The third Monday of the year — often dubbed ‘Blue Monday’ — is supposedly the most depressing day of the year. The concept is based on winter weather conditions, post-holiday season debt and the average time since new year’s resolutions have been broken.
While the concept has long-since been dismissed as pseudoscience, it provides an interesting backdrop to look at how 2024 is already shaping up and whether the apparel sector is still on track with its New Year resolutions.
So far, we’ve seen disruption to global trade in the Red Sea and Suez Canal, further escalated by recent intervention from the US and UK. We’ve also started to see the impact of last year’s unrest in Bangladesh as US apparel imports from the country again slowed in OTEXA’s latest figures last week.
All this before we’ve even started on the many pending elections this year.
The start of 2024 has also seen another unfortunately familiar trope in the sector, as Boohoo found itself accused of mislabelling goods manufactured overseas as “Made in the UK”.
The news came just months after a previous investigation alleged that Boohoo employees were instructed to pressure suppliers for reduced prices, even after deals had already been agreed.
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So far, it’s not looking great for those hoping the fashion sector could start making more positive steps in 2024.
Gherzi Textil Organization partner Robert P Antoshak suggested the industry’s new year’s resolutions should include “doubling down on environmental initiatives and truly supporting garment workers’ demands”.
At Open Perspectives, global non-profit H&M Foundation’s virtual conference, associate professor and deputy science director at Stockholm Resilience Centre, Per Olsson, outlined how the fashion sector needs fundamental shifts in order to become more socially and environmentally stable.
“This is about actually phasing out the systems that created the problems in the first place,” he said.
Meanwhile, Charlotte Brunnström, strategy lead at H&M Foundation highlighted the inequalities that still exist in Bangladesh’s apparel sector.
Despite women making up 60% of Bangladesh’s apparel workforce, only a small percentage of leadership positions are held by women including managerial or supervisory roles. She said: “I want to remind us all about the importance of being aware of the current power relations out there and constantly ask yourself, who’s invited to the conversation?”
The new year also brought with it the news that hundreds of garment workers in Bangladesh were allegedly fired following protests for higher wages in October.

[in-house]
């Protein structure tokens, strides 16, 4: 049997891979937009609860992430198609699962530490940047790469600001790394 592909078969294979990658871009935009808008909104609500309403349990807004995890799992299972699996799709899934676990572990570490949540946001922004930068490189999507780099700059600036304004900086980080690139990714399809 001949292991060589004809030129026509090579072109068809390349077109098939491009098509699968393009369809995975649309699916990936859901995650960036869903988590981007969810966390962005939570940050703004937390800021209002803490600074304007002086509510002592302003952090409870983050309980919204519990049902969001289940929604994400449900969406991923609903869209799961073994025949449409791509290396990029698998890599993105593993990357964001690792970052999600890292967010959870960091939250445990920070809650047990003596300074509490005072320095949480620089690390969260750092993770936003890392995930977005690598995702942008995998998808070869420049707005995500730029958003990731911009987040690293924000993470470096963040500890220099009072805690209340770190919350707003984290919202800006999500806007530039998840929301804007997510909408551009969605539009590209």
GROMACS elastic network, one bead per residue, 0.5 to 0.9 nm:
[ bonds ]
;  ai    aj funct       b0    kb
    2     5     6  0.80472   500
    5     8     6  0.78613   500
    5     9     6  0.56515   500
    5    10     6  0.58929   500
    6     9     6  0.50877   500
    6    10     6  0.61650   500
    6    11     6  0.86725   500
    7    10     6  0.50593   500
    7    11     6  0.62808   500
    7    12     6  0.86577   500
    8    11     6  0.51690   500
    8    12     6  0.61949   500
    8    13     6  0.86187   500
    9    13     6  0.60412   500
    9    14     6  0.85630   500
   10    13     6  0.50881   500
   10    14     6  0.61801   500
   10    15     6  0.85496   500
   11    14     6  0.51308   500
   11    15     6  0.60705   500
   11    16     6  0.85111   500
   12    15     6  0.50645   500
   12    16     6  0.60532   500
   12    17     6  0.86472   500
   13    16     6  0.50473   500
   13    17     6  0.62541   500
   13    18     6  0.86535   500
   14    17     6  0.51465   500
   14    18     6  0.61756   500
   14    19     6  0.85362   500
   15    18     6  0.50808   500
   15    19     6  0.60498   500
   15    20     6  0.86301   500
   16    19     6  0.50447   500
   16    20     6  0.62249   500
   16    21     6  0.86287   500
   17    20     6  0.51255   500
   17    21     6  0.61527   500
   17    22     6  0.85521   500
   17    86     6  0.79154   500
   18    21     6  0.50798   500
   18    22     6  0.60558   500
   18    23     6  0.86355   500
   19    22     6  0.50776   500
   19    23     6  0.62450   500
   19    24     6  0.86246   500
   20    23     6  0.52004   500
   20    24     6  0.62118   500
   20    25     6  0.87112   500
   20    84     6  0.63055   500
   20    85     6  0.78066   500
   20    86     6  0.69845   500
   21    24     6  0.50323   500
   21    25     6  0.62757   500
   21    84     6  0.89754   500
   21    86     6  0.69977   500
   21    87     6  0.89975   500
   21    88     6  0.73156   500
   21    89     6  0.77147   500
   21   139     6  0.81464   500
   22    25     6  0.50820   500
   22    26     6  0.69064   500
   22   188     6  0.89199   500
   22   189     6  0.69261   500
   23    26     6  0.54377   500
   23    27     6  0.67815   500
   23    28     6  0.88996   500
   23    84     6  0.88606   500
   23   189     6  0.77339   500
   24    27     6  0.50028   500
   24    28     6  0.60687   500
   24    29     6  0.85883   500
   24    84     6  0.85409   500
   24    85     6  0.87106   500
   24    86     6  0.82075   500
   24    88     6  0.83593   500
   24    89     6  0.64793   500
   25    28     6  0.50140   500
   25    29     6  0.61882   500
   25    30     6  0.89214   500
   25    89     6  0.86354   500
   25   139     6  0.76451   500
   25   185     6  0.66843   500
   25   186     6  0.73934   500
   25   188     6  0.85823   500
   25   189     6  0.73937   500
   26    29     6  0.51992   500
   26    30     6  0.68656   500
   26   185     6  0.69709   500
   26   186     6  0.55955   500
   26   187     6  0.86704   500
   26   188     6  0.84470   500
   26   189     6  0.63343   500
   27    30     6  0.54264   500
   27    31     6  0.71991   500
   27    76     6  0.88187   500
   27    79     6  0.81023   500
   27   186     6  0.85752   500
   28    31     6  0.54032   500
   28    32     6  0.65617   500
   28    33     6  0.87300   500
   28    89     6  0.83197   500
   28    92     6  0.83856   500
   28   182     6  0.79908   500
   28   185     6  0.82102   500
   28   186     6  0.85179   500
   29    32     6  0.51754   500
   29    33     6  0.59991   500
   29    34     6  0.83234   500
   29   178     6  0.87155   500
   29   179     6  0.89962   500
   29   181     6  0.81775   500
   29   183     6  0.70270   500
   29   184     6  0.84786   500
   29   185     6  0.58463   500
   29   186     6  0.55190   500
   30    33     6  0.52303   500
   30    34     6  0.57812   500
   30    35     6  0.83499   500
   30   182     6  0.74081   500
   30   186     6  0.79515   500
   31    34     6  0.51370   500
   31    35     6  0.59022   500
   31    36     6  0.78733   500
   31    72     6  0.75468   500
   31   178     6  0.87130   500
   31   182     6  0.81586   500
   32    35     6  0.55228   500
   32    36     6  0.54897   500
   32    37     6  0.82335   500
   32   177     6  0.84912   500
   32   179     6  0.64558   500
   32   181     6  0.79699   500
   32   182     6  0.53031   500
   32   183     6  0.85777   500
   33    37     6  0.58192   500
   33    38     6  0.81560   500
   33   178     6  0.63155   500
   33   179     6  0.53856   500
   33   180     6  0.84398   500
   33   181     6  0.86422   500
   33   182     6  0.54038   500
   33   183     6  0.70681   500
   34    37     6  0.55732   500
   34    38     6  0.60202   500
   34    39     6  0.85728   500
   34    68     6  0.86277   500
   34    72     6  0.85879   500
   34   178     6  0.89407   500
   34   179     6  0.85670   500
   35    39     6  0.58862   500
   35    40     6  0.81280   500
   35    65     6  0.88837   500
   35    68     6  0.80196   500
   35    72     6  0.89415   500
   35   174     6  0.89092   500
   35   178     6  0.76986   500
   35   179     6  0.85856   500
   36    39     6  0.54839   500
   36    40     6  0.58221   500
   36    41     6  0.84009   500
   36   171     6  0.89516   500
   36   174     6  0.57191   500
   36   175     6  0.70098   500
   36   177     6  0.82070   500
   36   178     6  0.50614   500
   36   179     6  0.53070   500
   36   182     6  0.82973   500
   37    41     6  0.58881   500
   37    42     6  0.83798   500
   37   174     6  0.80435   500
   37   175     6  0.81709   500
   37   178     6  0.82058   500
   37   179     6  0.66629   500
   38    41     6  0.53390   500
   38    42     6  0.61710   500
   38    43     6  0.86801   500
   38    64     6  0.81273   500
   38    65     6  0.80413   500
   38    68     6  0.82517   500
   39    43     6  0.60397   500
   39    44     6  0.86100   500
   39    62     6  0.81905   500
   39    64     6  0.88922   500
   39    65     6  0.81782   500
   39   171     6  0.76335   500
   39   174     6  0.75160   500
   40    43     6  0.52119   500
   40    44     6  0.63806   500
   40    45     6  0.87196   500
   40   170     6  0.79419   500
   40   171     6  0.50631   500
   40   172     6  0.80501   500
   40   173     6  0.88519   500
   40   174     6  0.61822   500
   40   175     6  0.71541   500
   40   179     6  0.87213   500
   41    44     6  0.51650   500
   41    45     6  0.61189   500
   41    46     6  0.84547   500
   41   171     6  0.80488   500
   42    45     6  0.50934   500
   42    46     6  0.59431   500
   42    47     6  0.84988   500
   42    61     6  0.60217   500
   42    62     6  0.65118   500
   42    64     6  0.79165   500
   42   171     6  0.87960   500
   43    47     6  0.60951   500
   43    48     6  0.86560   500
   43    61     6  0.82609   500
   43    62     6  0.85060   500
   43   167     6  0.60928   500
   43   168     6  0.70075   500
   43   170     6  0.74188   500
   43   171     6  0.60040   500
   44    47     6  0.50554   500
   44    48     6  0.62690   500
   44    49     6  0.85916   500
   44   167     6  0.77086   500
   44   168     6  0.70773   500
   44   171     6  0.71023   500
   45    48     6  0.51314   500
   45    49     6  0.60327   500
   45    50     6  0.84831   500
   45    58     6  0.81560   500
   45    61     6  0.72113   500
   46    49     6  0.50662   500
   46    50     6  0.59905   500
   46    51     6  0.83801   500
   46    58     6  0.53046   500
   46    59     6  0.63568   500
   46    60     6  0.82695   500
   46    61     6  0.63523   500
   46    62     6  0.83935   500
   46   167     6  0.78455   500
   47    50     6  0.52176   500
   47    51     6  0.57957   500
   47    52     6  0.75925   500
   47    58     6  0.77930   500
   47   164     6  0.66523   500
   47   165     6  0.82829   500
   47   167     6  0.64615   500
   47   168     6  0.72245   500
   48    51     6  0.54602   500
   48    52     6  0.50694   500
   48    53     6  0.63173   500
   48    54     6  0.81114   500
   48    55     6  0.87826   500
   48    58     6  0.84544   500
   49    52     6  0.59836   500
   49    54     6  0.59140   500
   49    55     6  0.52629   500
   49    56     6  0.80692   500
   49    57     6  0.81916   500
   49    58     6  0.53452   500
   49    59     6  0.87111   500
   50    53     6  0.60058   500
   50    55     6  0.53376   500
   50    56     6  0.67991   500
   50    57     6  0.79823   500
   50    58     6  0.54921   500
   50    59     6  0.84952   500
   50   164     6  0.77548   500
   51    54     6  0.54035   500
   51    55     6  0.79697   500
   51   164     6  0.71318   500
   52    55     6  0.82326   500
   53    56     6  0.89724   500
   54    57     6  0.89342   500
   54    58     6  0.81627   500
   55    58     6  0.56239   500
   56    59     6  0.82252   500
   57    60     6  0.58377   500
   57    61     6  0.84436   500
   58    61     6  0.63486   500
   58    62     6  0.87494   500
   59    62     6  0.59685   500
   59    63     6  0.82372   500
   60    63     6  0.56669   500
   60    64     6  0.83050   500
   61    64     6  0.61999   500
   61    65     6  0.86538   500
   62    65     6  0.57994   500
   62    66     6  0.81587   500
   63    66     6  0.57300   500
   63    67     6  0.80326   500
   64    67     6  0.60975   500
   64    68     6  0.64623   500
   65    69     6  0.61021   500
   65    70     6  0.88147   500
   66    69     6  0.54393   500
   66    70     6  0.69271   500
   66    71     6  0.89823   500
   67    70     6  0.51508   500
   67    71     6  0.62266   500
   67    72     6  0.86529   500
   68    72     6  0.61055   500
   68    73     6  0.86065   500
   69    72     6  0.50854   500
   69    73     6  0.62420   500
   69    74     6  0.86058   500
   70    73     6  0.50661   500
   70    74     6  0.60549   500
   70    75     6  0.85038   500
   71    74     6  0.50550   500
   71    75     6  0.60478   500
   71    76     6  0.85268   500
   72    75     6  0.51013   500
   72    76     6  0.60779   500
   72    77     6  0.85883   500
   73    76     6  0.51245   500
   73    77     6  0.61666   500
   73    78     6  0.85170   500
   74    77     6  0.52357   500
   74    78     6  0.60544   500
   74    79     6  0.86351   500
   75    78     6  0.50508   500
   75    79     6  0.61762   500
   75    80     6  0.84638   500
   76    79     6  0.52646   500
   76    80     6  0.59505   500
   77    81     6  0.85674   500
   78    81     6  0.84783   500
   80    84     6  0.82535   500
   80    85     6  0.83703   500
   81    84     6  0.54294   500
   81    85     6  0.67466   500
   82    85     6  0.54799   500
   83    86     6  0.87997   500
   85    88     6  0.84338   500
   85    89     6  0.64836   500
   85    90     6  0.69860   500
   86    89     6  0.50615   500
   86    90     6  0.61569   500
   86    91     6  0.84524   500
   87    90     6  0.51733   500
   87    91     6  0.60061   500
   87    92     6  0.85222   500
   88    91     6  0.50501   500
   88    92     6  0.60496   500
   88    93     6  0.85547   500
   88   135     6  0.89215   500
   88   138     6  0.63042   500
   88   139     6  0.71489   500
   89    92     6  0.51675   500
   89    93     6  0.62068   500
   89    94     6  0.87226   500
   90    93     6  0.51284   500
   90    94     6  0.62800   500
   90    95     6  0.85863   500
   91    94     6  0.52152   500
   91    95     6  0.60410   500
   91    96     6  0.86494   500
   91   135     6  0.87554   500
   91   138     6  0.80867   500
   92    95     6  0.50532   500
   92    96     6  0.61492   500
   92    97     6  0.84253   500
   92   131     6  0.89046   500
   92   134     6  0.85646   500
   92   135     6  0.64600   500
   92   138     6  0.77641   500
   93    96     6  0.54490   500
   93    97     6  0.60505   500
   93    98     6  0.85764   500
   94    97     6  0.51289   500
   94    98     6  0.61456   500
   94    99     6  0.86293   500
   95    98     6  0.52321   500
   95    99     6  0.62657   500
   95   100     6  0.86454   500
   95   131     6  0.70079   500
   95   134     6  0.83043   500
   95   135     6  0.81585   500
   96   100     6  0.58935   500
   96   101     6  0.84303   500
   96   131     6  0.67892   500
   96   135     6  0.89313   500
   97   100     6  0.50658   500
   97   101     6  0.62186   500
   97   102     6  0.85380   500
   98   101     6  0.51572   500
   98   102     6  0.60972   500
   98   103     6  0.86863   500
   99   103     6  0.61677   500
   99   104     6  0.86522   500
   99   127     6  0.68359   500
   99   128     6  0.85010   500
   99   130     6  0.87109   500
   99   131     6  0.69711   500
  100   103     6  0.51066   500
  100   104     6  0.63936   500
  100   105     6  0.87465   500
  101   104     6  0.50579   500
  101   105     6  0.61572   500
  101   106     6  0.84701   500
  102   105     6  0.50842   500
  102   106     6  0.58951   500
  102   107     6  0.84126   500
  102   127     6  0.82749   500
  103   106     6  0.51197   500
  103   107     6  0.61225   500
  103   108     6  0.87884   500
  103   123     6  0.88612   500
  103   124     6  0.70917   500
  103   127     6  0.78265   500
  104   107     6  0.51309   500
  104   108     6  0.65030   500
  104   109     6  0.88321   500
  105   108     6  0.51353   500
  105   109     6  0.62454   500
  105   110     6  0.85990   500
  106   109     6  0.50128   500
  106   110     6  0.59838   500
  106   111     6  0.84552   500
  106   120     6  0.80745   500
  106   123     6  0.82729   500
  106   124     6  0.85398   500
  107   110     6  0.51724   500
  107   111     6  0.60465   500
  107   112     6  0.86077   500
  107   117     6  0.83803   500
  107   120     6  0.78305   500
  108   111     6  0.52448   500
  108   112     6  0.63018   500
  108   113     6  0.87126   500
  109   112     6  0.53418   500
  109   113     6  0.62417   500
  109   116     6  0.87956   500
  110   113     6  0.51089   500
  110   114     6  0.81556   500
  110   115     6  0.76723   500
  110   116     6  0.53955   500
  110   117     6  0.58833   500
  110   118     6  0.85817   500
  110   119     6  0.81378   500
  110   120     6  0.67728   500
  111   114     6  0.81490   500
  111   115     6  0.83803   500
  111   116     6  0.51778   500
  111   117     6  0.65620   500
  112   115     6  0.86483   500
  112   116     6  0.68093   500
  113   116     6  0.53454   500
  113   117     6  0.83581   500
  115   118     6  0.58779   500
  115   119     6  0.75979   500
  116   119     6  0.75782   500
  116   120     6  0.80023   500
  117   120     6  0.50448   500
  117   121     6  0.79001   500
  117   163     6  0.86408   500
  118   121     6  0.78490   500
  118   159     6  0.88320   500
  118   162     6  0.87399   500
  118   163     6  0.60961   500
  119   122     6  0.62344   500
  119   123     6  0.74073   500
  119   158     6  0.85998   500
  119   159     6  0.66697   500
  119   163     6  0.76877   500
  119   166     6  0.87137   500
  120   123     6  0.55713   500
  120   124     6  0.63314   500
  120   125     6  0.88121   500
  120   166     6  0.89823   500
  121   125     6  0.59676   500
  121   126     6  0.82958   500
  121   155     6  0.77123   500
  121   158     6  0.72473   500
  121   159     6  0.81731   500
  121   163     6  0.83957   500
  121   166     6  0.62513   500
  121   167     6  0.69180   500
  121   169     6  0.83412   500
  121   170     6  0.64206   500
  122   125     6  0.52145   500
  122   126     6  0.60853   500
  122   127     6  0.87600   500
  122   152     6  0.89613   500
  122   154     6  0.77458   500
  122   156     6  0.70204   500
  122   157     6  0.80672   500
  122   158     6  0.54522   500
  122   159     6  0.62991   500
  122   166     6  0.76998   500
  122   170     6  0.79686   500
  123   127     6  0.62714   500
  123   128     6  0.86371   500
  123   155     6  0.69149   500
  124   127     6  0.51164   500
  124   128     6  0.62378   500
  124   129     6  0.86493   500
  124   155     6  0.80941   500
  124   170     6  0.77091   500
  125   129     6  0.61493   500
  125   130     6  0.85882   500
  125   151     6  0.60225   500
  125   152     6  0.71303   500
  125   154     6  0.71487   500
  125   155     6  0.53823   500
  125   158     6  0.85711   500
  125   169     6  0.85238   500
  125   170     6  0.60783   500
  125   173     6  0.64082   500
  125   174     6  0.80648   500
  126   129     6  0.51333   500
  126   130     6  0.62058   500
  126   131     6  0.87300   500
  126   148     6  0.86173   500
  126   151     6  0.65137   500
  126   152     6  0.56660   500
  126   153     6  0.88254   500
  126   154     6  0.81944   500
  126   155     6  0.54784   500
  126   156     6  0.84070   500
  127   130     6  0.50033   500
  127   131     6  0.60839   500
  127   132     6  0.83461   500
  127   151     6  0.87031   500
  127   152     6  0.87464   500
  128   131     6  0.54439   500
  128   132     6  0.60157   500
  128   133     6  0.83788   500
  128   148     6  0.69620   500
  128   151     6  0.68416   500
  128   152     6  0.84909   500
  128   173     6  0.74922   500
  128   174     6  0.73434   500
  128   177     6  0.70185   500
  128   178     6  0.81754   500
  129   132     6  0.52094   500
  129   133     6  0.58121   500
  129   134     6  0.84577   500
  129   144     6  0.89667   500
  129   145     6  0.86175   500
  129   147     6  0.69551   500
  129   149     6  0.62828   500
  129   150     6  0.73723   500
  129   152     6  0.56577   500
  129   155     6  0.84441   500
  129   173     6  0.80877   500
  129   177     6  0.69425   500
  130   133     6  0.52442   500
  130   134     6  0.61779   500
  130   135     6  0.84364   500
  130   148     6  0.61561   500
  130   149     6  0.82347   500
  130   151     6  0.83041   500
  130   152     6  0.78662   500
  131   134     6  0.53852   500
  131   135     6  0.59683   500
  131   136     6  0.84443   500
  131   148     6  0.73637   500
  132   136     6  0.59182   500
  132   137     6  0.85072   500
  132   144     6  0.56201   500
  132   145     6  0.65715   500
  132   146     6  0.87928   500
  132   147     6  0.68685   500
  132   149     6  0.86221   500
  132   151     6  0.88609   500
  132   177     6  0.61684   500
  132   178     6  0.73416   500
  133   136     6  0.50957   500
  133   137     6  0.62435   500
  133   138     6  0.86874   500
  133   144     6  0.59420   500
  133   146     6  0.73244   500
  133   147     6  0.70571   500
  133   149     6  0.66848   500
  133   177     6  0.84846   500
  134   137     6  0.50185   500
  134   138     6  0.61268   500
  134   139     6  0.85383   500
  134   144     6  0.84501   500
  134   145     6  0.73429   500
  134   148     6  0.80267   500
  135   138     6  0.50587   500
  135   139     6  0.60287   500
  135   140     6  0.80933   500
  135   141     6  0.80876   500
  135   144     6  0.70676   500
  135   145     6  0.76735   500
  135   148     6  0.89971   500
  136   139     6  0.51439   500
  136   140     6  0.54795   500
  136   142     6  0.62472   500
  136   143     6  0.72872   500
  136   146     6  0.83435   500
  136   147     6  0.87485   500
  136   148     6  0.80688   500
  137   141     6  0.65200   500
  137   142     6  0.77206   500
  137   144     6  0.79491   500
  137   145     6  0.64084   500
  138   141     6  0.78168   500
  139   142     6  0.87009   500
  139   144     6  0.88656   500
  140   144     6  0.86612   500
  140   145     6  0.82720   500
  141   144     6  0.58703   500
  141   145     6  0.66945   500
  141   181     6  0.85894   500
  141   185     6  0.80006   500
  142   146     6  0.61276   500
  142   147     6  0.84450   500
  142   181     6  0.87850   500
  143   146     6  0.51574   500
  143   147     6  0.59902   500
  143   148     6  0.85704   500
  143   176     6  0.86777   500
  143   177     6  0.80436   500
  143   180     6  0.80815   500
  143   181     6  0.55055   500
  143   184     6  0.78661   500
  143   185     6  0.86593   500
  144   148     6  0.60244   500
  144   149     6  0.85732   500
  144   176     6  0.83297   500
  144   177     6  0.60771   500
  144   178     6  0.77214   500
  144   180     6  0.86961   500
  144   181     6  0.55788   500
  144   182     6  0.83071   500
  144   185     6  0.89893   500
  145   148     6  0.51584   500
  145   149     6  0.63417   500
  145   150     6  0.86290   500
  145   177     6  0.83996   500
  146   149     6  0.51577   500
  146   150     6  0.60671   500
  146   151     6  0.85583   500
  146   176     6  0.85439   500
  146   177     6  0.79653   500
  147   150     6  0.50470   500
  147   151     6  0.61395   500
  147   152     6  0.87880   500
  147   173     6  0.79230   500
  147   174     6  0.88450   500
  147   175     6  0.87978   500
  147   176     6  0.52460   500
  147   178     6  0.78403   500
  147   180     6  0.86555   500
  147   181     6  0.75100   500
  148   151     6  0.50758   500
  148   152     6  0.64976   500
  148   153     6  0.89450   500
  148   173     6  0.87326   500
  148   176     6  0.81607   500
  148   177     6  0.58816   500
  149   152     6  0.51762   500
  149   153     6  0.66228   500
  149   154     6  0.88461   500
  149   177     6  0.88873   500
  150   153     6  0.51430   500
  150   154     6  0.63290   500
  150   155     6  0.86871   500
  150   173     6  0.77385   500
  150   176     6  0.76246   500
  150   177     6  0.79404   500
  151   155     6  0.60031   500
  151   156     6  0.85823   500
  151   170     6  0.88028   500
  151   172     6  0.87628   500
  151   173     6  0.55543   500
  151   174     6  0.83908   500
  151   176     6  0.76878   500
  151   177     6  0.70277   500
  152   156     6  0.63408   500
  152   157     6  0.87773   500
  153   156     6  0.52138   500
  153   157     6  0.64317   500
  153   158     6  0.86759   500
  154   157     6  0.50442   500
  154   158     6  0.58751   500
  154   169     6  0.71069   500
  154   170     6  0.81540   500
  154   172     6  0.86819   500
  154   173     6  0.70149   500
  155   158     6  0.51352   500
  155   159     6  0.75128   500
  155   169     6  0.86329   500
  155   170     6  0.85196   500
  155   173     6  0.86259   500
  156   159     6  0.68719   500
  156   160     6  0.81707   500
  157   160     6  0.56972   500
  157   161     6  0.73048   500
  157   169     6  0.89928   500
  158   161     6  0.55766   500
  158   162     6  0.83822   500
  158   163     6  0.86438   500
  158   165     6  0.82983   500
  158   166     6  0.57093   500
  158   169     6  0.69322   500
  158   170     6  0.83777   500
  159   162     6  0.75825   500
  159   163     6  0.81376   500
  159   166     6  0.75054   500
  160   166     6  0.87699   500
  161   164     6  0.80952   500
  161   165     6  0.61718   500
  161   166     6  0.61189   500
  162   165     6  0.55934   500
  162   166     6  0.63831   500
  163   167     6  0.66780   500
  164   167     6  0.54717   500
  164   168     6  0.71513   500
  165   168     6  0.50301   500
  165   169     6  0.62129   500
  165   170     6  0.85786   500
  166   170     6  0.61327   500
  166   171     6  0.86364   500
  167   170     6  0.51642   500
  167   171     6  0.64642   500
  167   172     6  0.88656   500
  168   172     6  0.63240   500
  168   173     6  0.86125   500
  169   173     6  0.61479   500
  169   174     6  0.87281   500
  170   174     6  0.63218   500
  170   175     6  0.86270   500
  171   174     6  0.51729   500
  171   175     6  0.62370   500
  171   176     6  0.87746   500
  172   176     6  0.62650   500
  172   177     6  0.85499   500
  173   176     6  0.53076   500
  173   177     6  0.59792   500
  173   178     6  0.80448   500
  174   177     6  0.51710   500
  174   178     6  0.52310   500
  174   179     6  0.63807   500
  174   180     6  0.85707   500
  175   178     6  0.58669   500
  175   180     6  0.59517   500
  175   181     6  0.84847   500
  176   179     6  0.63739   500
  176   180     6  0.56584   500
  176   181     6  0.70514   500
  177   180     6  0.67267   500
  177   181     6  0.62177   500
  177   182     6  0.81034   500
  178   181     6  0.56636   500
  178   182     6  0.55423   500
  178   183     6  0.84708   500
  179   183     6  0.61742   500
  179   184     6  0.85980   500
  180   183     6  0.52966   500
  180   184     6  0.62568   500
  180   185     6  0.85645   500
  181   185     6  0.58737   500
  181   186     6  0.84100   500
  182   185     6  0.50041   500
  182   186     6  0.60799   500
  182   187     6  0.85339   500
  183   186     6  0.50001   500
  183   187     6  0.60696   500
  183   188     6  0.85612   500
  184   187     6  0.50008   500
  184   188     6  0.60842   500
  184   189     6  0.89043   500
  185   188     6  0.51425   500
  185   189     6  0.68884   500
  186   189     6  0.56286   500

All of this acts as a pertinent reminder that old habits and stereotypes will be hard for the fashion sector to break.
The big question is will 2024 finally be the year when the apparel sector can clean up its act? Perhaps we can use Blue Monday to hit the refresh button and give 2024 another shot before it’s too late?
Just Style’s top stories last week
GlobalData’s Apparel Market in Europe to 2027 report shows that Inditex-owned retailer Zara has overtaken Swedish fashion retailer H&M to become the continent’s second-largest apparel brand, behind sports brand NIKE.
Fashion conglomerate, Authentic Brands Group (Authentic) has acquired the intellectual property of US footwear company, Wolverine Worldwide’s brand, Sperry and signed a licensing agreement with retailer Aldo Group to serve as a North American operating partner.
Boohoo has defended itself against claims it has been labelling goods produced overseas as ‘Made in the UK’, with a spokesperson telling Just Style it was an “isolated incident”.
Egypt is opening what it claims to be the world’s largest spinning and weaving factory next month with investments exceeding £30bn ($38bn), according to local news reports.
New technology shared by Walmart Inc at the Consumer Electronics Show (CES) in Las Vegas will enable consumers to share virtual outfits with friends.
The global fashion sector will need to phase out certain processes to become more socially and environmentally sustainable and be honest in its storytelling when intended solutions lead to unexpected consequences.
Victoria’s Secret & Co (VS&Co) has entered a strategic, multi-year partnership with Google Cloud to leverage its AI and generative AI technologies in creating “more personalised and inclusive” online shopping experiences for its customers globally.
Amsterdam-based innovation platform Fashion For Good announced the renewal of its strategy, focusing on facilitating the widespread adoption and scalability of “regenerative fashion innovations.”